In all of this the question still remains, why? Why did he do it? The answer is that there is no answer. Schindler would never comment on what he did. He never truly gave an answer as to why he did what he did. Ludwik Feigenbaum gave the best description of Schindler that made sense of his actions. "I don't know what his motives were, even though I knew him very well. I asked him and I never got a clear answer and the film doesn't make it clear, either. But I don't give a damn. What's important is that he saved our lives. Another survivor, Johnathan Dresner suggests, " He was an adventurer. He was like an actor who always wanted to be center stage. He got into a play and he could not get out of it" ("Schindler's List," 1995).

No matter what anyone believes, the story of Schindler touched me. I think to myself, would I have the courage to give up my life for a bunch of strangers? Would I give up all of my comforts and riches with nothing in return? I am a bit bewildered by the story. I wish that I knew exactly why he did the things he did. Yet as the old saying goes, "Some things are better left unsaid." I think that is what Schindler believed. He saw no reason to give a why. I think that is why he is a hero. He did not want all the pomp and circumstance. He did not want the hero status. I think he saw no reason to brag about what he had done. Schindler knew what it meant to himself and those that he saved, and that is all that mattered. Saving those lives was his return for giving up all he had. He died without much fanfare. He was bankrupt and his last few years were rough. He gave up everything he owned, literally. Yet it did not matter. He gave an unselfish love, of sorts, to the Jews. Schindler is indeed a hero for many reasons. Most importantly, he helped to save a race of human beings, just like you and me.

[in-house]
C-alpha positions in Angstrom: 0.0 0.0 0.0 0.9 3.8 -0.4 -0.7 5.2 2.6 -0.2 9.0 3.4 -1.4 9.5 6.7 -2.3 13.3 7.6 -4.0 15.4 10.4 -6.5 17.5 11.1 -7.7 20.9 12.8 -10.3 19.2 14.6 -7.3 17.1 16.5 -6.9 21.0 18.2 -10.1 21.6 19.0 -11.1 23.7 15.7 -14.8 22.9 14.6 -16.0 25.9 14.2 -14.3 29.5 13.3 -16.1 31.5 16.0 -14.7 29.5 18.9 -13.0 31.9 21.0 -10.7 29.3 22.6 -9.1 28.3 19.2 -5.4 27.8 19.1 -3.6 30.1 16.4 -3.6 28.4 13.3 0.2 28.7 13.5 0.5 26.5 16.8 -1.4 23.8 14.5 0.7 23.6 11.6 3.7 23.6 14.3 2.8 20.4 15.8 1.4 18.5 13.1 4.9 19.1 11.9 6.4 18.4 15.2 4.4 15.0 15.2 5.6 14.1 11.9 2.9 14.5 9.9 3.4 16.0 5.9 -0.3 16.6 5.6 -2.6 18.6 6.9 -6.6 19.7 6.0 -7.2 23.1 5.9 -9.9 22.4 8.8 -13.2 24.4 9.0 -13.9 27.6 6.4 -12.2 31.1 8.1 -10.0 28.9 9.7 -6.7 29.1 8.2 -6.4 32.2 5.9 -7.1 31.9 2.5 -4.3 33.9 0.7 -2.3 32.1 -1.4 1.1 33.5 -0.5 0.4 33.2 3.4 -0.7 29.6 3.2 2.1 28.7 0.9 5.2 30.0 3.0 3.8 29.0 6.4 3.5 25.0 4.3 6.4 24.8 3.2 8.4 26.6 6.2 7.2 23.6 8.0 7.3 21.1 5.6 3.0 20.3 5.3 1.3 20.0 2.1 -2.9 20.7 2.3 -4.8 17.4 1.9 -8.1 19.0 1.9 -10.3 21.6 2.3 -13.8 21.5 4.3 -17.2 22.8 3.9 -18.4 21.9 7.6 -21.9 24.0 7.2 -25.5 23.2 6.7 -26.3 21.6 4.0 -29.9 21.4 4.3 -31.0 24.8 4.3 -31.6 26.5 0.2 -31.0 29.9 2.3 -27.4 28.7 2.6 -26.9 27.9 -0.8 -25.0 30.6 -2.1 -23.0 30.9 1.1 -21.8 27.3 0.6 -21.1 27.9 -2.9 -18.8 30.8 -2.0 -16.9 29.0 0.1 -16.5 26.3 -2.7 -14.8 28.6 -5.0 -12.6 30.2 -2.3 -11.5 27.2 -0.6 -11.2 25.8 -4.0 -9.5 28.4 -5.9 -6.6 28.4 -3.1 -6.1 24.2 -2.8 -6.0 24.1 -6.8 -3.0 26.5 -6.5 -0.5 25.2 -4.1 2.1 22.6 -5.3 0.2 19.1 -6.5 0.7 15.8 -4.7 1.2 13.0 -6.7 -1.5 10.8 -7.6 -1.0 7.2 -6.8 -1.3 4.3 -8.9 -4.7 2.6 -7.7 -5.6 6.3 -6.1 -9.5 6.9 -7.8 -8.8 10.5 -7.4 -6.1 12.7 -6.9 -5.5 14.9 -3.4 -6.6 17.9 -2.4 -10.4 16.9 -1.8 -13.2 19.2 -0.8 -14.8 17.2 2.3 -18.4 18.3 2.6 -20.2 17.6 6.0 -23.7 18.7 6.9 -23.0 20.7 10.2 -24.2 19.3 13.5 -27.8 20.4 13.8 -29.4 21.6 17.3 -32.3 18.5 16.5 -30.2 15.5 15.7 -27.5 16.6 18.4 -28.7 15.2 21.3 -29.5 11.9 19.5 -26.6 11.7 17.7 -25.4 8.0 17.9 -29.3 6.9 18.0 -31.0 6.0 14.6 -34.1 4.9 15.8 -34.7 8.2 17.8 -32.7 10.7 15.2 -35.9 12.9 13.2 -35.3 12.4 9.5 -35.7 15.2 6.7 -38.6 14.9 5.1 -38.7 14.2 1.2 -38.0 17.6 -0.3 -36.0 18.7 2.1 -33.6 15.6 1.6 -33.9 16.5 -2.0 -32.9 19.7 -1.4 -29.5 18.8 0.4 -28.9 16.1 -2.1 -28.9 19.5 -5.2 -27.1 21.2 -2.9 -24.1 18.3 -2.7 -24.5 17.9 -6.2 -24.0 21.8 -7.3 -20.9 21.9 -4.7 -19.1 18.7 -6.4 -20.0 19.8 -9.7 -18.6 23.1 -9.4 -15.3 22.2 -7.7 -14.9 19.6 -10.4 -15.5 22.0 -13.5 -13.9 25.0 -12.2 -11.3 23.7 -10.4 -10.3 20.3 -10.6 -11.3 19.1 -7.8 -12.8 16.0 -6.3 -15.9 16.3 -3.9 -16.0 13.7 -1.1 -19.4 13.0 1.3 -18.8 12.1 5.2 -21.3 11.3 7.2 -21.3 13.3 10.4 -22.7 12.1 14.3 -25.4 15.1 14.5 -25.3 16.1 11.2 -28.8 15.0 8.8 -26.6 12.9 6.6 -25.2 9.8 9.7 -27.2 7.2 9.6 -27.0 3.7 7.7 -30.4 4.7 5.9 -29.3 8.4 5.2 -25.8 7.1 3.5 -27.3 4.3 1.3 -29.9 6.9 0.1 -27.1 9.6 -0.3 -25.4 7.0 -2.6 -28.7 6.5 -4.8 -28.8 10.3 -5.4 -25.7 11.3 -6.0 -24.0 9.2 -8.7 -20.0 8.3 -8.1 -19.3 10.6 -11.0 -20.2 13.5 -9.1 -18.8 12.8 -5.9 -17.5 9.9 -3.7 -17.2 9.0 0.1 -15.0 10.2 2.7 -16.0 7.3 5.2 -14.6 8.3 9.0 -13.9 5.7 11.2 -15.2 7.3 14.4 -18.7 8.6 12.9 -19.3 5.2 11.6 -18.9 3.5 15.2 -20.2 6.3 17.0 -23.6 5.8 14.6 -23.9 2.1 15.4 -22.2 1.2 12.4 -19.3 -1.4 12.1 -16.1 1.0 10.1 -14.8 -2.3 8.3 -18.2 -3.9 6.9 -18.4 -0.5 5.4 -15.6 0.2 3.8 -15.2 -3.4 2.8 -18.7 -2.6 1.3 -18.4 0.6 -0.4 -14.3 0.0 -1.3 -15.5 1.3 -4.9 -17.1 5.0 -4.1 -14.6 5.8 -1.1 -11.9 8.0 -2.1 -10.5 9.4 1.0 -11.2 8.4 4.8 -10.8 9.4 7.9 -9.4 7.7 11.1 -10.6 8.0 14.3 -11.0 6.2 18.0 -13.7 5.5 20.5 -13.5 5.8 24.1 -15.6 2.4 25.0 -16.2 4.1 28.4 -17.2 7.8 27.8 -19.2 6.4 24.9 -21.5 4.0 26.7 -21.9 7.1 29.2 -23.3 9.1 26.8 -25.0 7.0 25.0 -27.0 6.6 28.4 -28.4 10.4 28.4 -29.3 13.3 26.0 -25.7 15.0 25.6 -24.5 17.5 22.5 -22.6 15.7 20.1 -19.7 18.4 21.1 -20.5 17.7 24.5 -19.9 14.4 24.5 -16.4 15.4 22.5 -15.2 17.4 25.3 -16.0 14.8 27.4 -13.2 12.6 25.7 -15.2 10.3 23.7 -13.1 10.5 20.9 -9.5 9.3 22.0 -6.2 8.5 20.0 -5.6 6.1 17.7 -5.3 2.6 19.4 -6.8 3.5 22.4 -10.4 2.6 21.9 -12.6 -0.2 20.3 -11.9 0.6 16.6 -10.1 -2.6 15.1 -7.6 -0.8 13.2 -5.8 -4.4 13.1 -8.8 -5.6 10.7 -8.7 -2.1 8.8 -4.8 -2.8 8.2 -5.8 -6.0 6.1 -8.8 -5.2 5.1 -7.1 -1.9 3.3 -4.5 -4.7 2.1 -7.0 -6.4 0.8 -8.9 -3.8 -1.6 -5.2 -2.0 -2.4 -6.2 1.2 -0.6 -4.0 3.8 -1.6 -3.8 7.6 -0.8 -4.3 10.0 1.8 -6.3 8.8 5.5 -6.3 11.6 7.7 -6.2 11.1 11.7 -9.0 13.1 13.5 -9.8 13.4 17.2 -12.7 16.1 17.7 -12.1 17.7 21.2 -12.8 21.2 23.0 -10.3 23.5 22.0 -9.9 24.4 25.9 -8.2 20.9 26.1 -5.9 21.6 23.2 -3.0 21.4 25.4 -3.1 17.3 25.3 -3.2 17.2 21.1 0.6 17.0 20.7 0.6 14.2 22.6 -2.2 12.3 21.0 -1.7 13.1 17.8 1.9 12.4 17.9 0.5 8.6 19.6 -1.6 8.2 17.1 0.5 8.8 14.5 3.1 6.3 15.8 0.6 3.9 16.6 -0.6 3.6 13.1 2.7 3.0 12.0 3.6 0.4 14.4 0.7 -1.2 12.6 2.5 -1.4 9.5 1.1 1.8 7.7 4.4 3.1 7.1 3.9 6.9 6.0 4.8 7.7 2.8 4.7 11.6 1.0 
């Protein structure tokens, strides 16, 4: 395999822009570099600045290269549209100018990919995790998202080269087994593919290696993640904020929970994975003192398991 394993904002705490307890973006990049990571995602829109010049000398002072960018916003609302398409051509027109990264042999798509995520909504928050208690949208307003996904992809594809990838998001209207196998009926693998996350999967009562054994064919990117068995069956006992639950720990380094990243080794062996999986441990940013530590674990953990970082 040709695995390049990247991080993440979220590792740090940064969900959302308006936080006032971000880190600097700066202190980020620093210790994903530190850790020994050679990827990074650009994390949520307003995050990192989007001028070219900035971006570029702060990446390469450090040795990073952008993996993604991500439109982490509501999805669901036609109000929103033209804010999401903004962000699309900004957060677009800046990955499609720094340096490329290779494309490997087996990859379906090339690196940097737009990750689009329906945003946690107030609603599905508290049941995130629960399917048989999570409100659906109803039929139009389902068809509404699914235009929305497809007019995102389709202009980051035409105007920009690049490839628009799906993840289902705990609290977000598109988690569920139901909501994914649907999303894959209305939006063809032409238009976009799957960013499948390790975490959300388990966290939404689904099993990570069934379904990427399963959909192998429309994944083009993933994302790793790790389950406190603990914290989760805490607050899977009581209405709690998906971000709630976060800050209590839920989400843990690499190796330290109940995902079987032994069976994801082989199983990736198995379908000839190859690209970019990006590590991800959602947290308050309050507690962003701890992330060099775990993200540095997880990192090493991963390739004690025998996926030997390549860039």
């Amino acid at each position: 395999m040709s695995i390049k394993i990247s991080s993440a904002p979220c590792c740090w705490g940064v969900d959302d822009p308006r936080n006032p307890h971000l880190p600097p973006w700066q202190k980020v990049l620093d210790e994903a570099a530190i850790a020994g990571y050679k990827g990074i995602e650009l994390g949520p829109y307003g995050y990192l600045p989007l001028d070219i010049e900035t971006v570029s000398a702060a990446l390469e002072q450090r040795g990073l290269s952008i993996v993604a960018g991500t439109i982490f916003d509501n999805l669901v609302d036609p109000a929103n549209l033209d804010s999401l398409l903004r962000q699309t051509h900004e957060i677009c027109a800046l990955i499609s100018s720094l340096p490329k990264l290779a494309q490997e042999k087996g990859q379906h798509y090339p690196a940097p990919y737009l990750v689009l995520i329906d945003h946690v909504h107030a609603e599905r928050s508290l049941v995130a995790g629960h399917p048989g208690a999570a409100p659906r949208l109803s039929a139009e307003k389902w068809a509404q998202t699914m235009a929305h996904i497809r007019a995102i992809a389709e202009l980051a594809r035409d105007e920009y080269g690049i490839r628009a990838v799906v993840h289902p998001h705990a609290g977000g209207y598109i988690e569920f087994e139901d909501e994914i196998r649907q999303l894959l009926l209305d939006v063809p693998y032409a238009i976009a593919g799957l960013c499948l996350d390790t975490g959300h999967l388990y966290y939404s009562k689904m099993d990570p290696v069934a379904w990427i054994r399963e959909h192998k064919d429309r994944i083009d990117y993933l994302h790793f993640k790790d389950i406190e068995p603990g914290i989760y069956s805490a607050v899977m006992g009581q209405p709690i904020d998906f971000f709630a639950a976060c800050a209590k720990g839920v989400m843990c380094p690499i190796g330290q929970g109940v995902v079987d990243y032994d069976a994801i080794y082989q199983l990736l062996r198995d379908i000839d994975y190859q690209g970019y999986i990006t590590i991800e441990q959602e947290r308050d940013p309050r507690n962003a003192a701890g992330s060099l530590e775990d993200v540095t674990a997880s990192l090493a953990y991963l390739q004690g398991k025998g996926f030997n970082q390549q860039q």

Works Cited

Hertling, Victoria. "The Making of Schindler's List." April 4, 1995. http://www.unr.edu.80/chgps/makeschn.htm. (8 February 1997).

Paldiel, Mordecai. Encyclopedia of the Holocaust. Oskar Schindler. 1982. "Schindler's List." 1995. http://members.aol.com/rockycd/obstacle.htm. (8 February 1997).

"Schindler's List." 1995. http://members.aol.com/rockycd/why.htm. (8 February 1997).